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How does biofloc production impact the shrimp microbiome?

25 February 2021, at 12:29pm

Biofloc technology is a sustainable way to scale-up shrimp aquaculture, but how do the microbial flocs impact the microbiomes and overall health of farmed shrimp?

The bacteria in a biofloc system can have a probiotic effect, thereby improving the health of the shrimp
The bacteria in a biofloc system can have a probiotic effect, thereby improving the health of the shrimp

A recent literature review finds that biofloc technology can improve the health of shrimp microbiomes. It suggests that, if biofloc technology is widely adopted, the sector could reduce its environmental footprint, while improving the overall health of farmed shrimp.

The paper, published in Reviews in Aquaculture, states that the sector’s on-going challenges like early mortality syndrome (EMS), white spot disease and antimicrobial resistance (AMR) could be met if producers safeguard the underlying health of shrimp microbiomes. In theory, this is simple – but shrimp microbiomes can vary significantly, depending on the species and farm production system.

The researchers focused on microbial dynamics biofloc systems, identifying the heterogeneous bacteria and proteins in the flocs that consume shrimp waste and act as feed. They found that in well-managed biofloc systems, shrimp are surrounded by a healthy variety of microbes that suppress the growth of pathogens. The flocs also break down ammonia and nitrates in the water, creating a healthy culture environment. This allows the shrimp to acquire a resilient microbiome – making them healthier and leading to a productive farm cycle.

What is a microbiome and how does it work?

The researchers defined a microbiome as a collection of microbes that form a unique ecology within a distinct habitat – usually an individual animal or fish. Unlike mammals, shrimp don’t inherit a microbiome or sophisticated immunity from their mothers. Instead, shrimp are colonised by the microorganisms in their surroundings. This acquired microbiome shifts throughout the life cycle of individual shrimp and can influence their growth and development.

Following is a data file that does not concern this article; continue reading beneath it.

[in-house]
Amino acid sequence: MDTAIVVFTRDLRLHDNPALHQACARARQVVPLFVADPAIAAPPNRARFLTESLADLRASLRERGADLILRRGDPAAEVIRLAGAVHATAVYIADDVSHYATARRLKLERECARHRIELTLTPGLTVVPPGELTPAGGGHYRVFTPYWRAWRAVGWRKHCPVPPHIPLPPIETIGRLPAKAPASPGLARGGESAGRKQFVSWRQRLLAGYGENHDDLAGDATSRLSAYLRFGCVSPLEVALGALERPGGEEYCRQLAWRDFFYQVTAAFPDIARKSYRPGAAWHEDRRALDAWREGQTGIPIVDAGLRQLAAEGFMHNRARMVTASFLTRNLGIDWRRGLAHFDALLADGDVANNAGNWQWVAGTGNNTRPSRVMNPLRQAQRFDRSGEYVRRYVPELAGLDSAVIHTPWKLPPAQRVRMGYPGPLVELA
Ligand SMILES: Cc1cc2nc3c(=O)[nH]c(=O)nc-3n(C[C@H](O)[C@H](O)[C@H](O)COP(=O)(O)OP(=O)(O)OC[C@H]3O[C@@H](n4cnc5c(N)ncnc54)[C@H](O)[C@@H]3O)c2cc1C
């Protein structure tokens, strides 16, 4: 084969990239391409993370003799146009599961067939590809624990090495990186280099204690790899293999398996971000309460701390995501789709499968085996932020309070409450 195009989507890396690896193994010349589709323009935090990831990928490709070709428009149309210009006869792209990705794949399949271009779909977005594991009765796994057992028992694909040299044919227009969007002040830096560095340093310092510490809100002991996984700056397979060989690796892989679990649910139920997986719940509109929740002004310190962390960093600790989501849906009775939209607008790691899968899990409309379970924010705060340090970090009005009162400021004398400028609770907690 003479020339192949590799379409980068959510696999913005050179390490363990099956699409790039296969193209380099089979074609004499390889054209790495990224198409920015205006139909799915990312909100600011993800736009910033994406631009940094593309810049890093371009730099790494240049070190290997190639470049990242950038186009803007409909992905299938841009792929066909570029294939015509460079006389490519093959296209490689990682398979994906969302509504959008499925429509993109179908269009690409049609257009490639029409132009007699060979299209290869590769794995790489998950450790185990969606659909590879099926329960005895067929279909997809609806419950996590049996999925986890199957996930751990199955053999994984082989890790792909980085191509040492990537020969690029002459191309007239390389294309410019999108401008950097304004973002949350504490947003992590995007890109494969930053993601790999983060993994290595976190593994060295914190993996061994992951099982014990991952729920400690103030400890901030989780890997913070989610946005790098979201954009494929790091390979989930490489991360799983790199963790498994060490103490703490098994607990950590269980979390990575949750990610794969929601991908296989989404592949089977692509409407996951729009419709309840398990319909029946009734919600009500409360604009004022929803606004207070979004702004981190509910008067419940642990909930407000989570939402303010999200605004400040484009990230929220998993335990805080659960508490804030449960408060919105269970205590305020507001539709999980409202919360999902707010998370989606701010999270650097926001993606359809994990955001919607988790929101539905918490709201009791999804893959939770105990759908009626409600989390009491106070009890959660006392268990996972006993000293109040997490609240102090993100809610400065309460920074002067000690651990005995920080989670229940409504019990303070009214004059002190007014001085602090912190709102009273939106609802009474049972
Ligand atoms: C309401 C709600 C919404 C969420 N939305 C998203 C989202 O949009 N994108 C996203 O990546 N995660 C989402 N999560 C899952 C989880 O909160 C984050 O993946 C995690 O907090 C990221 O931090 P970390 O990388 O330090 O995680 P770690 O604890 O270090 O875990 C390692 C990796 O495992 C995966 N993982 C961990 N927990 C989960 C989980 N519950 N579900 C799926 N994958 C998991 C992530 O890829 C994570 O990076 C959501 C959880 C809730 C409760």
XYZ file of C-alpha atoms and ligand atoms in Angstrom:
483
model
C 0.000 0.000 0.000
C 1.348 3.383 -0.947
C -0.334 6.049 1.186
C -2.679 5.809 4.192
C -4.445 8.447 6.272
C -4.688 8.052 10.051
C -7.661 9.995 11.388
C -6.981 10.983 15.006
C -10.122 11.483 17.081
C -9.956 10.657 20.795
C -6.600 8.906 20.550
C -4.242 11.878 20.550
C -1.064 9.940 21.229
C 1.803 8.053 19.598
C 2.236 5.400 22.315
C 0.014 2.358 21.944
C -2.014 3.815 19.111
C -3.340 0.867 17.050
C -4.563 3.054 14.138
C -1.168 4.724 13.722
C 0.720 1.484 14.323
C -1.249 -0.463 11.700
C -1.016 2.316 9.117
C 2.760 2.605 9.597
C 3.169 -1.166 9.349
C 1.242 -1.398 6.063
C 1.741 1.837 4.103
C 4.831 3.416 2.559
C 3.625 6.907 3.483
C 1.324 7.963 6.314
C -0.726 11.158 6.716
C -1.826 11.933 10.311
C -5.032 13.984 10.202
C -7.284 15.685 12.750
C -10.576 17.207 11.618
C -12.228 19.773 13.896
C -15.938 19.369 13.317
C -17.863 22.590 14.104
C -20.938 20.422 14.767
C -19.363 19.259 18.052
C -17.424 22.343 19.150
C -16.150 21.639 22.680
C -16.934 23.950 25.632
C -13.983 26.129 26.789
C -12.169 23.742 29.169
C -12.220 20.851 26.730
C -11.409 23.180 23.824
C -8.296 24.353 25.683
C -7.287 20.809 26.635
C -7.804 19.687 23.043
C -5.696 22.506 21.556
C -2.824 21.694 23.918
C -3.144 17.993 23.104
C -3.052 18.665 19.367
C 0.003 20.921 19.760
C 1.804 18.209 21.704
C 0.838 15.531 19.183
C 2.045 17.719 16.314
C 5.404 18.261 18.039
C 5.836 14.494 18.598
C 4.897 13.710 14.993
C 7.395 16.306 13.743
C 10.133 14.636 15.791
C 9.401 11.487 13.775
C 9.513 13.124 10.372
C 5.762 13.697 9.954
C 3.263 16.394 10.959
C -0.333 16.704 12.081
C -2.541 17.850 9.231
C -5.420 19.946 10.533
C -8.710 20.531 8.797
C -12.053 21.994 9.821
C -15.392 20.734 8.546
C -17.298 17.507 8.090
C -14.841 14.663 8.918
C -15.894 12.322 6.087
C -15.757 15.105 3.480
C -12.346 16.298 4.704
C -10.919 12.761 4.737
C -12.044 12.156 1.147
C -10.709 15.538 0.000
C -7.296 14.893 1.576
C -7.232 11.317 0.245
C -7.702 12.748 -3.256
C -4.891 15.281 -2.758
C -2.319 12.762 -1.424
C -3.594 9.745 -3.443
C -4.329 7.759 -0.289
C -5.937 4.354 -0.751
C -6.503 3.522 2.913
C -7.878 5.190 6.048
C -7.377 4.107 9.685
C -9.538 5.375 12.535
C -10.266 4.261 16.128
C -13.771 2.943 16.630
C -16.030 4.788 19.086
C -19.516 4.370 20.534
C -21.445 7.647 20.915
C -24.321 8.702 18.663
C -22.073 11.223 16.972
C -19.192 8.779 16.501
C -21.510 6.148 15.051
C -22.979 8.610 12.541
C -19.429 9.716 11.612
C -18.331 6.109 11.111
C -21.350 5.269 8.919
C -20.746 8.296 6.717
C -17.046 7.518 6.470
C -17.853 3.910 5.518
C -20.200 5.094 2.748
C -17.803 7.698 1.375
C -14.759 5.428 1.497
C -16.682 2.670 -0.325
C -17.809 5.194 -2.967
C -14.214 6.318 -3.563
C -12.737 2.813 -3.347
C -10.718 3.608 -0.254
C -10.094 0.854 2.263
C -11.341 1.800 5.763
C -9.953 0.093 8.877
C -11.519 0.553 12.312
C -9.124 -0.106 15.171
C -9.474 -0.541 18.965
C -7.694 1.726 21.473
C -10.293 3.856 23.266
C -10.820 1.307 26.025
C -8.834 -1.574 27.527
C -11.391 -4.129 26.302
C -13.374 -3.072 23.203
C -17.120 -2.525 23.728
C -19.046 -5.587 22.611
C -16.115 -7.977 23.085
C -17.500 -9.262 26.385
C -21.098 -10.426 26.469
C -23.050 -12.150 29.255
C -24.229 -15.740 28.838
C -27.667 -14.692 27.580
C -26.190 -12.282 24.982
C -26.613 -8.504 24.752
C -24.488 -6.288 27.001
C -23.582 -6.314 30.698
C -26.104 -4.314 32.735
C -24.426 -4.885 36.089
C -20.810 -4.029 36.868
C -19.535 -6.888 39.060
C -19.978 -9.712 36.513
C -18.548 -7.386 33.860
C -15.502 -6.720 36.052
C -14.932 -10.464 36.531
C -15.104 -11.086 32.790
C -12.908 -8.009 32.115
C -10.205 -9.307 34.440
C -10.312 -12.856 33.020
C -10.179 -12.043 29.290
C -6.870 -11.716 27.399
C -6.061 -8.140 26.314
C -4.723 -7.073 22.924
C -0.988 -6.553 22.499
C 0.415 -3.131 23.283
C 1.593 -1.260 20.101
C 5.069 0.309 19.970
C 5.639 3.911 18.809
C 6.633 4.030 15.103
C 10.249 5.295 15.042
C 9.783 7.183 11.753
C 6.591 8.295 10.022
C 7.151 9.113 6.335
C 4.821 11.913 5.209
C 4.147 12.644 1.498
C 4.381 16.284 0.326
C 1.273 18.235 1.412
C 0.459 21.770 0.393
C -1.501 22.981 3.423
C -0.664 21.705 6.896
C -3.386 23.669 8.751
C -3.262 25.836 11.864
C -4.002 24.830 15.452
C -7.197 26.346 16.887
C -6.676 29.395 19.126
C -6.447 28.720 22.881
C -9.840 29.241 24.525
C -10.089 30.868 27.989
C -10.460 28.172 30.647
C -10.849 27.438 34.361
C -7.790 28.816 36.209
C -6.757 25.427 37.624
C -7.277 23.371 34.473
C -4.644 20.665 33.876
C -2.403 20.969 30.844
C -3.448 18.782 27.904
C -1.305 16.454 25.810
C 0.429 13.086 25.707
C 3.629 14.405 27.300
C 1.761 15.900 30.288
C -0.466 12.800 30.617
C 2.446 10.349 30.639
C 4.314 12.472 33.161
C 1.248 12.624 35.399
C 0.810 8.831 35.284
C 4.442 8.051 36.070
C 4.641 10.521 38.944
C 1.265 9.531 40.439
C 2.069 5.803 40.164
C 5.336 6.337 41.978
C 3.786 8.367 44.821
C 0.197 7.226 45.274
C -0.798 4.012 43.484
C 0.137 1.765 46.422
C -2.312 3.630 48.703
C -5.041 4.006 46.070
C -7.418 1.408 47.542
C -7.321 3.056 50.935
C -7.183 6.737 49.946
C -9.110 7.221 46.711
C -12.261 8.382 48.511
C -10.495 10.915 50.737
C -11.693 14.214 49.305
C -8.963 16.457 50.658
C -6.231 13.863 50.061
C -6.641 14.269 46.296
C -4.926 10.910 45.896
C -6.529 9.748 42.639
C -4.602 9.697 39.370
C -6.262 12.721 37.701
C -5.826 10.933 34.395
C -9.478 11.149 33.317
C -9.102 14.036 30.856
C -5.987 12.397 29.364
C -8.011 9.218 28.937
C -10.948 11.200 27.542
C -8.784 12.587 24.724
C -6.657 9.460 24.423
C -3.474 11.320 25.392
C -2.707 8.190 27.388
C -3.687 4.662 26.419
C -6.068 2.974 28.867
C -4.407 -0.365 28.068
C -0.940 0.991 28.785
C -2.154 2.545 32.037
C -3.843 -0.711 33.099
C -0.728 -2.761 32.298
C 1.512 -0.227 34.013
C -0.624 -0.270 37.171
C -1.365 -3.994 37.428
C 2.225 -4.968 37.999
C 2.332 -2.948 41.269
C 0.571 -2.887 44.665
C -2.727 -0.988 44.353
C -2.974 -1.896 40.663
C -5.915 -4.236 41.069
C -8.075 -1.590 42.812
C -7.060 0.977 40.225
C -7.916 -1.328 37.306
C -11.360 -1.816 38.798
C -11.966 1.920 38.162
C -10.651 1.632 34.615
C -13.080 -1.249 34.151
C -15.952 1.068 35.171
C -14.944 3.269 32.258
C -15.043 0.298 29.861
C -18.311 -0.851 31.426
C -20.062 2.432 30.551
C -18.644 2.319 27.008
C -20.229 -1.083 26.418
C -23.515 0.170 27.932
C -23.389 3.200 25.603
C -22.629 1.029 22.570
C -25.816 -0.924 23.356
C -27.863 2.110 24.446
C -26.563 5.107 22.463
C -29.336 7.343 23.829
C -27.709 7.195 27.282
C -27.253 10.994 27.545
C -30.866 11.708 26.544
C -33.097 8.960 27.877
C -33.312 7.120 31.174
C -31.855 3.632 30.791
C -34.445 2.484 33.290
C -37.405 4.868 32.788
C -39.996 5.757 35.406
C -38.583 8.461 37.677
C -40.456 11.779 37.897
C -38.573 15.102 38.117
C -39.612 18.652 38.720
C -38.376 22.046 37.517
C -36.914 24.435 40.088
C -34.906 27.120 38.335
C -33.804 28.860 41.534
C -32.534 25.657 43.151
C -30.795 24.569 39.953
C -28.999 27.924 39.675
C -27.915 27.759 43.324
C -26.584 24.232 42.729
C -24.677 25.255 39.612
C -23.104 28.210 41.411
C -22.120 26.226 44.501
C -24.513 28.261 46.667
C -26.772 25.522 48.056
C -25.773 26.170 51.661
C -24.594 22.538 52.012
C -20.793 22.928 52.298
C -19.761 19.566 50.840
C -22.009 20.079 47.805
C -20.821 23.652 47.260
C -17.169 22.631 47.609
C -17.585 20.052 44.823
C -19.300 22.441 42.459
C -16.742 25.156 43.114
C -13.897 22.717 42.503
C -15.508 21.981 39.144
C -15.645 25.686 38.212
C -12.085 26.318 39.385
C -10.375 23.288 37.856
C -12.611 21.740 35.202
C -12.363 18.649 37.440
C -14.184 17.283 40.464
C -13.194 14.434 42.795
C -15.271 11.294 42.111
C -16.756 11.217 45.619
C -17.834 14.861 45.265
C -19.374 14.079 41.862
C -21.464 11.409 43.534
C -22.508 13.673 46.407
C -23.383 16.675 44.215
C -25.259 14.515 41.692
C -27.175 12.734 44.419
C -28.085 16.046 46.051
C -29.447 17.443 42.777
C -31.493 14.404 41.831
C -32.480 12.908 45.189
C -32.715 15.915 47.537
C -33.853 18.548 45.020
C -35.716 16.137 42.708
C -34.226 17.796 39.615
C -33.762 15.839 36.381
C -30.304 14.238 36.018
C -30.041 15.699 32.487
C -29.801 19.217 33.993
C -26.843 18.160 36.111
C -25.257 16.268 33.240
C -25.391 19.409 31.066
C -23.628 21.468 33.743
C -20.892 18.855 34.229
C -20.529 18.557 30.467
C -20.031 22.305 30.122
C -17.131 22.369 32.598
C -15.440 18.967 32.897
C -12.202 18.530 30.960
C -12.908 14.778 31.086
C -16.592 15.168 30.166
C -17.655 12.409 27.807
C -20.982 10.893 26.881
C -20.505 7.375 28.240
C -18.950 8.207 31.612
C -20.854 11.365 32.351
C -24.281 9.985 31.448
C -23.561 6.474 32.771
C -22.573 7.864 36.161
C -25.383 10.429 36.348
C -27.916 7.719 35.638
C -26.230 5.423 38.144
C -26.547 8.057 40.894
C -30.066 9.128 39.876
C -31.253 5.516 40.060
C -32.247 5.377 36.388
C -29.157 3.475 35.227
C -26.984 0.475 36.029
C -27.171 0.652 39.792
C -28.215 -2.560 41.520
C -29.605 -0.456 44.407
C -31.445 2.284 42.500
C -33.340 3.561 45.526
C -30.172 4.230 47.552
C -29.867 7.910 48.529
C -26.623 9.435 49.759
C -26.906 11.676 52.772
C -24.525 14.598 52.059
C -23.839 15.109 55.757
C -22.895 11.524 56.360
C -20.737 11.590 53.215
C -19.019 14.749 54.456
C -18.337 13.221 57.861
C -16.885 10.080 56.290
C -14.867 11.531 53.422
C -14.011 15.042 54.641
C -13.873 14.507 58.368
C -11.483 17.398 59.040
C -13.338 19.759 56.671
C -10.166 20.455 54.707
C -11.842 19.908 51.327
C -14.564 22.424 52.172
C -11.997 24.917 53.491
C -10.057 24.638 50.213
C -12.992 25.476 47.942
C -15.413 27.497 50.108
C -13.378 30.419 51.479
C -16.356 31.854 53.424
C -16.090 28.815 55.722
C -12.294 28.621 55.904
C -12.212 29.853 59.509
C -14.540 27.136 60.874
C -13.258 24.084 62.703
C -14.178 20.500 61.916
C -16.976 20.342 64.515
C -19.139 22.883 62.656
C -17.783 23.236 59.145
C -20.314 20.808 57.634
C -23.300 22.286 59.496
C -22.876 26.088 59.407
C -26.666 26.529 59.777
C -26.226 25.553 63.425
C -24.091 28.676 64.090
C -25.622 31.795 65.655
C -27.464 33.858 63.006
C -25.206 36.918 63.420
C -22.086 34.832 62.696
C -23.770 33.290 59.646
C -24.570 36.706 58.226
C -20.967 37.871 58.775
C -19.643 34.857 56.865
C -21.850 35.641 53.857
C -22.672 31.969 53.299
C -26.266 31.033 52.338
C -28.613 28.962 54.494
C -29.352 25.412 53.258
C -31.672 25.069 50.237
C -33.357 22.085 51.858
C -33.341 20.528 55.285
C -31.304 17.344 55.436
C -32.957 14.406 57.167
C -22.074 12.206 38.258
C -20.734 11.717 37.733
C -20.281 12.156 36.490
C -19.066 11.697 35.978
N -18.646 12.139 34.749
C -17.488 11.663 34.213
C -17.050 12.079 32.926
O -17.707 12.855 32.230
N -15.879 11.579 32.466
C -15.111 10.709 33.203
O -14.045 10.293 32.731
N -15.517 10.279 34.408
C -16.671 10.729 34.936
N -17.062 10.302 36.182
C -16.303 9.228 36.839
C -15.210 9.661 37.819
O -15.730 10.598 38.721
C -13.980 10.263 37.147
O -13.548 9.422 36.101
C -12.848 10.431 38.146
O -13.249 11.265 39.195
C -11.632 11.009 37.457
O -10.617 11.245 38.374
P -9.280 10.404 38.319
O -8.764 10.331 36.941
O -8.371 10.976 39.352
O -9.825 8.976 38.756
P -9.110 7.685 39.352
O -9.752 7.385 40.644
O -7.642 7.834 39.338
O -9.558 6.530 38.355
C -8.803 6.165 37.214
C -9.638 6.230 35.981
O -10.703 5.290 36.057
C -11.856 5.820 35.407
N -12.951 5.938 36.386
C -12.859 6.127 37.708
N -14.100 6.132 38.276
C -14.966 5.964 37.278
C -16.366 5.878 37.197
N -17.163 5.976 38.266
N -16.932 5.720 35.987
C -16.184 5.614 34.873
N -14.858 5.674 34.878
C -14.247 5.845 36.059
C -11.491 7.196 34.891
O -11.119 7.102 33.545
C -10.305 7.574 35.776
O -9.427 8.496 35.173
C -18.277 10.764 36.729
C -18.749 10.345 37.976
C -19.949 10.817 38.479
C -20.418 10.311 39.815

In general, when the microbiome is healthy, shrimp can resist disease challenges or withstand sudden changes to the production environment and return to a healthy state. Researchers suggest that, since farmed shrimp are in constant contact with the organisms and metabolites in culture water, the whole farm biome has a direct effect on the health and productivity of shrimp.

How bioflocs and microbiomes interact

Biofloc technology was developed as a way to reduce feed and water inputs when farming shrimp. The method relies on shrimp farmers maintaining a higher carbon to nitrogen ratio in their ponds, allowing beneficial bacterial colonies (flocs) to proliferate in the culture water. The bacterial flocs break down the nitrogenous wastes and toxic metabolites that the shrimp produce before being eaten by the farmed shrimp.

Initial research suggests that bioflocs have a probiotic effect on culture water. The most common microbes in the flocs - Bacillus species, Vibrio rotiferianus, Photobacterium sp, Proteus mirabilis and Marinobacter goseongensis – suppress the growth of potential pathogens and can improve water quality.

This probiotic effect is key in how the flocs influence shrimp microbiomes. Researchers believe that as the shrimp consume the microbial flocs, their gut microbiome incorporates the beneficial bacteria. This prevents harmful bacteria from proliferating in the shrimps’ digestive system and can improve their overall immunity. This in turn can translate into fewer antibiotic inputs, which will address mounting concerns over antimicrobial resistance in shrimp farming.

Read the full literature review in Reviews in Aquaculture.

Assistant editor at The Fish Site

Megan Howell first started writing about aquaculture in 2019 as part of the editorial team at 5m Publishing and The Fish Site. She has a MSc in applied research methods from Trinity College Dublin. She currently lives and works in Ireland.

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